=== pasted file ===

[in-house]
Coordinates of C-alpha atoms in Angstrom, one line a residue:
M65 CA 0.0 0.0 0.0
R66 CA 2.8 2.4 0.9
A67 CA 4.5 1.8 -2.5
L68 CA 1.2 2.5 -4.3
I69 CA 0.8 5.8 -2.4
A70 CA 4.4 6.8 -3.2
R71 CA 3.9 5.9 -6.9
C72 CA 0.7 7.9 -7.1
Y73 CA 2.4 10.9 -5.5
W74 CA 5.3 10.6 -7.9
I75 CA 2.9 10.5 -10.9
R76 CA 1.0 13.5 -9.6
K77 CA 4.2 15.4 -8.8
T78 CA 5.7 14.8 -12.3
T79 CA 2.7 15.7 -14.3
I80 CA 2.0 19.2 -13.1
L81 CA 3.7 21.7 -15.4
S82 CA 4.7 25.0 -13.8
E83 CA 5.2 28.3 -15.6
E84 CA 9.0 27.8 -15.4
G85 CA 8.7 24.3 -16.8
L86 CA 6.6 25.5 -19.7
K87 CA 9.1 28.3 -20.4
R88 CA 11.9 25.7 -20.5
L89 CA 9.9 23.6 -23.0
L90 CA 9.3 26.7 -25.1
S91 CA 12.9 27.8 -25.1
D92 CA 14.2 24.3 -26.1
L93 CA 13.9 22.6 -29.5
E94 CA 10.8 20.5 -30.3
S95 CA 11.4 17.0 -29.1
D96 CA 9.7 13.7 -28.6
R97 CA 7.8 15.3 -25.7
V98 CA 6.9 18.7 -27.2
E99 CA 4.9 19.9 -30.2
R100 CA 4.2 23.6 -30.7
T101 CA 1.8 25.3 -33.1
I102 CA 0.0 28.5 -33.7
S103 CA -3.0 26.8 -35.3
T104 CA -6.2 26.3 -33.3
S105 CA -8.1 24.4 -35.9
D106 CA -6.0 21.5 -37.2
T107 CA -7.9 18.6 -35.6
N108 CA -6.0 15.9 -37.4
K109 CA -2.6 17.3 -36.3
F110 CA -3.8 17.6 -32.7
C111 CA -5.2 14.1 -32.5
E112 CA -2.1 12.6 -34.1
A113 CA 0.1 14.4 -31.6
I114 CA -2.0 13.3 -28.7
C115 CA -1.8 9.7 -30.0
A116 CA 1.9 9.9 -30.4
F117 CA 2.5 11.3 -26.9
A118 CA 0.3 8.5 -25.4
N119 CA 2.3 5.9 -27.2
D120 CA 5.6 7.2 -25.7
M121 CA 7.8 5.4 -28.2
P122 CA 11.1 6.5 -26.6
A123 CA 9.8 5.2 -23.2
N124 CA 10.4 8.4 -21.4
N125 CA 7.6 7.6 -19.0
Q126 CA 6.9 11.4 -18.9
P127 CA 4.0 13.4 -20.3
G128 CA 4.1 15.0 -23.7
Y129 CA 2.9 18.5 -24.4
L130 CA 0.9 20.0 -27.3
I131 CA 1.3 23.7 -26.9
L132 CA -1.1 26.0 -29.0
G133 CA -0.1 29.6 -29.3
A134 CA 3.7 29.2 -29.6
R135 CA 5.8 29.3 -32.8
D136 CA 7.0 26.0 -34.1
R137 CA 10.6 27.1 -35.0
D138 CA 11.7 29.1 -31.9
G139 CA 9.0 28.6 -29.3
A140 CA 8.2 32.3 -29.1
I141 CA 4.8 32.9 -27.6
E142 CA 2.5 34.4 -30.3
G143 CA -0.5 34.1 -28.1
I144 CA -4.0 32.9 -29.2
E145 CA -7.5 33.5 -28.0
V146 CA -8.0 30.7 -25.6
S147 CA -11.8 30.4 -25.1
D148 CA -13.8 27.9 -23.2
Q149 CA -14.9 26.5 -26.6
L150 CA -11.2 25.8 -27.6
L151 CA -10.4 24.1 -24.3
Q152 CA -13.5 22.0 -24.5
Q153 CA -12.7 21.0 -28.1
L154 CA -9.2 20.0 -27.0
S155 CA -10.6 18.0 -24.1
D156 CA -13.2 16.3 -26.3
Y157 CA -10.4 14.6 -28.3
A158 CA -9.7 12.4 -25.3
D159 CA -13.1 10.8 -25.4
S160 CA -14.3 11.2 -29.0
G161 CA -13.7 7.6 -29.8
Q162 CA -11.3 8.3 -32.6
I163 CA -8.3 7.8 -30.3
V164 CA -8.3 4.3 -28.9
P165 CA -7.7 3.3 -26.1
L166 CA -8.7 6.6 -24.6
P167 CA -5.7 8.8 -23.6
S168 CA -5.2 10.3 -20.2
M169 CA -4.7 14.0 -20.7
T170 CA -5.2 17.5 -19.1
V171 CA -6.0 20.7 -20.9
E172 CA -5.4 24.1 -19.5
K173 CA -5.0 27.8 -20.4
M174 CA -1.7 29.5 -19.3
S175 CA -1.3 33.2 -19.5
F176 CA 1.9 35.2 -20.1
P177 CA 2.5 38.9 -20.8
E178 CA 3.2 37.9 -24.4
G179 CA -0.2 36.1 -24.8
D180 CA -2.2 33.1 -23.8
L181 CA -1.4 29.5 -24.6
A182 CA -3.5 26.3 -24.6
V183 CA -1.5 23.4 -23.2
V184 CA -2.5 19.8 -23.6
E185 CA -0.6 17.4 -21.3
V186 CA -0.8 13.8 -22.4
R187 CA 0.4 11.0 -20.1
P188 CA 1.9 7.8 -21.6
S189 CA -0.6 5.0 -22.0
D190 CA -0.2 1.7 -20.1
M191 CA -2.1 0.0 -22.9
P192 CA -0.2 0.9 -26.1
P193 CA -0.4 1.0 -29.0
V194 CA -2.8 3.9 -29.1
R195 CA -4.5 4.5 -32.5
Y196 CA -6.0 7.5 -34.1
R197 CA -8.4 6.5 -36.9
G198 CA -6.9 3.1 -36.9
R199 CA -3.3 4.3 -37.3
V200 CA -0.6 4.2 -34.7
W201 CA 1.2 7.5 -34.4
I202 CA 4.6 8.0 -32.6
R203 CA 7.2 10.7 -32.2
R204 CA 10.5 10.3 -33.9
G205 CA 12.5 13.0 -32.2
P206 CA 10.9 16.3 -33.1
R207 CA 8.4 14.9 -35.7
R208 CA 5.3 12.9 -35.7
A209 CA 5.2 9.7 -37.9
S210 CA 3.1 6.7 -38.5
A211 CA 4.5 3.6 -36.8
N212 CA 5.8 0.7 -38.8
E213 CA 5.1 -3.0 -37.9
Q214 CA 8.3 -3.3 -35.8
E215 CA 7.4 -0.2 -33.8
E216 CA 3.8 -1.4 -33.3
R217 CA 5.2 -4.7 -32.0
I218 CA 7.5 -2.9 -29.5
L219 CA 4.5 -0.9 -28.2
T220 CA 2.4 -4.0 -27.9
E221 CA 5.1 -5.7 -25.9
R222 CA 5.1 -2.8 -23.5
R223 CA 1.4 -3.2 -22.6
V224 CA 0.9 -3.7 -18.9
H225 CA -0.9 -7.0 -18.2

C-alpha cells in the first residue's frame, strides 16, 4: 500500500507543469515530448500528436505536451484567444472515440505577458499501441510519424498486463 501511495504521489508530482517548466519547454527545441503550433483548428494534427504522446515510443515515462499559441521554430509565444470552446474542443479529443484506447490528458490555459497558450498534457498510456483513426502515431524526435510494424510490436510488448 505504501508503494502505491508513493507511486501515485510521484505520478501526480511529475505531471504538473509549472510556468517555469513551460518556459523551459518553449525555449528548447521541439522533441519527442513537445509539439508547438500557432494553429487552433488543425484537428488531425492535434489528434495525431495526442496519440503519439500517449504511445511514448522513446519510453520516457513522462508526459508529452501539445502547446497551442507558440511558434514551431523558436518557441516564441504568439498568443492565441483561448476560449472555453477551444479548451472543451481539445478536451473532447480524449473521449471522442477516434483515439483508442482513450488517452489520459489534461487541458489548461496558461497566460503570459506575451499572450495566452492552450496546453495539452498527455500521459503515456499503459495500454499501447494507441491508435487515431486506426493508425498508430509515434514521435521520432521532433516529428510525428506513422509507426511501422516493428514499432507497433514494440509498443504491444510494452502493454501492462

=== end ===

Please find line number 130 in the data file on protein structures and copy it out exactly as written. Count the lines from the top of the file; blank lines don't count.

P192 CA -0.2 0.9 -26.1